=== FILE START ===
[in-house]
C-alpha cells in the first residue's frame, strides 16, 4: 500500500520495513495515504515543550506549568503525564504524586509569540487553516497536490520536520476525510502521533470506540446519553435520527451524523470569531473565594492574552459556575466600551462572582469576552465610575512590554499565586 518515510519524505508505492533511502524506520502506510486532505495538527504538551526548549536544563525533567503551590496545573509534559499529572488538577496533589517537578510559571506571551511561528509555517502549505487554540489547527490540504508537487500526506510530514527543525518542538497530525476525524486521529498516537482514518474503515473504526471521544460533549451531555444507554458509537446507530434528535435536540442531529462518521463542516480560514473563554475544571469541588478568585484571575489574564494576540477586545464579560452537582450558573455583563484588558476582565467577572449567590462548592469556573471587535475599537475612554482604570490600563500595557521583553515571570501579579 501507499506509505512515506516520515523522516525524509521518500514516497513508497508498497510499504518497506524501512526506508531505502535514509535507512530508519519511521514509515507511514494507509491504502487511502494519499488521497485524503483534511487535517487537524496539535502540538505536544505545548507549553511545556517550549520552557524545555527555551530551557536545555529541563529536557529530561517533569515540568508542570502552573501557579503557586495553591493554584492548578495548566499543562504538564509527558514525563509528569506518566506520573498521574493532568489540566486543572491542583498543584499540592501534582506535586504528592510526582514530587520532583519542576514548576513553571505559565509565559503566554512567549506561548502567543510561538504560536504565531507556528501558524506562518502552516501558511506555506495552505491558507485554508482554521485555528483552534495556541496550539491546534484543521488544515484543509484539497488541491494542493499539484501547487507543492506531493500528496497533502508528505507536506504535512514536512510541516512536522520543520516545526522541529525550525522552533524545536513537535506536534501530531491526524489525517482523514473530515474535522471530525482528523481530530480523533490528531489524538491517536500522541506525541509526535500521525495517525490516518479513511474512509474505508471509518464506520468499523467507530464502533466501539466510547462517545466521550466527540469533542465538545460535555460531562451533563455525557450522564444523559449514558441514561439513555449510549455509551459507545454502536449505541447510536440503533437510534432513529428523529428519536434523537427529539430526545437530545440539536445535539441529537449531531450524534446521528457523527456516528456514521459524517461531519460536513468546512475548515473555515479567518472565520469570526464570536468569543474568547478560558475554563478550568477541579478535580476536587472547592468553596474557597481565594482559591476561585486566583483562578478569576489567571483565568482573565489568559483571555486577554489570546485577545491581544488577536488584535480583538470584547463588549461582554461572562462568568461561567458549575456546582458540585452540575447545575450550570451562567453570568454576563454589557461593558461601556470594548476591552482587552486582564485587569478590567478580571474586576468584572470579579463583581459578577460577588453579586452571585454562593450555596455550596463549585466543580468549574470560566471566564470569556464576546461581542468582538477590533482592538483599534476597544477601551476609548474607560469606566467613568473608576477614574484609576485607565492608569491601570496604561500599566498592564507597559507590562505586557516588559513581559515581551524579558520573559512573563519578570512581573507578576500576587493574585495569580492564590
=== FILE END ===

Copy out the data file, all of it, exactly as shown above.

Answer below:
[in-house]
C-alpha cells in the first residue's frame, strides 16, 4: 500500500520495513495515504515543550506549568503525564504524586509569540487553516497536490520536520476525510502521533470506540446519553435520527451524523470569531473565594492574552459556575466600551462572582469576552465610575512590554499565586 518515510519524505508505492533511502524506520502506510486532505495538527504538551526548549536544563525533567503551590496545573509534559499529572488538577496533589517537578510559571506571551511561528509555517502549505487554540489547527490540504508537487500526506510530514527543525518542538497530525476525524486521529498516537482514518474503515473504526471521544460533549451531555444507554458509537446507530434528535435536540442531529462518521463542516480560514473563554475544571469541588478568585484571575489574564494576540477586545464579560452537582450558573455583563484588558476582565467577572449567590462548592469556573471587535475599537475612554482604570490600563500595557521583553515571570501579579 501507499506509505512515506516520515523522516525524509521518500514516497513508497508498497510499504518497506524501512526506508531505502535514509535507512530508519519511521514509515507511514494507509491504502487511502494519499488521497485524503483534511487535517487537524496539535502540538505536544505545548507549553511545556517550549520552557524545555527555551530551557536545555529541563529536557529530561517533569515540568508542570502552573501557579503557586495553591493554584492548578495548566499543562504538564509527558514525563509528569506518566506520573498521574493532568489540566486543572491542583498543584499540592501534582506535586504528592510526582514530587520532583519542576514548576513553571505559565509565559503566554512567549506561548502567543510561538504560536504565531507556528501558524506562518502552516501558511506555506495552505491558507485554508482554521485555528483552534495556541496550539491546534484543521488544515484543509484539497488541491494542493499539484501547487507543492506531493500528496497533502508528505507536506504535512514536512510541516512536522520543520516545526522541529525550525522552533524545536513537535506536534501530531491526524489525517482523514473530515474535522471530525482528523481530530480523533490528531489524538491517536500522541506525541509526535500521525495517525490516518479513511474512509474505508471509518464506520468499523467507530464502533466501539466510547462517545466521550466527540469533542465538545460535555460531562451533563455525557450522564444523559449514558441514561439513555449510549455509551459507545454502536449505541447510536440503533437510534432513529428523529428519536434523537427529539430526545437530545440539536445535539441529537449531531450524534446521528457523527456516528456514521459524517461531519460536513468546512475548515473555515479567518472565520469570526464570536468569543474568547478560558475554563478550568477541579478535580476536587472547592468553596474557597481565594482559591476561585486566583483562578478569576489567571483565568482573565489568559483571555486577554489570546485577545491581544488577536488584535480583538470584547463588549461582554461572562462568568461561567458549575456546582458540585452540575447545575450550570451562567453570568454576563454589557461593558461601556470594548476591552482587552486582564485587569478590567478580571474586576468584572470579579463583581459578577460577588453579586452571585454562593450555596455550596463549585466543580468549574470560566471566564470569556464576546461581542468582538477590533482592538483599534476597544477601551476609548474607560469606566467613568473608576477614574484609576485607565492608569491601570496604561500599566498592564507597559507590562505586557516588559513581559515581551524579558520573559512573563519578570512581573507578576500576587493574585495569580492564590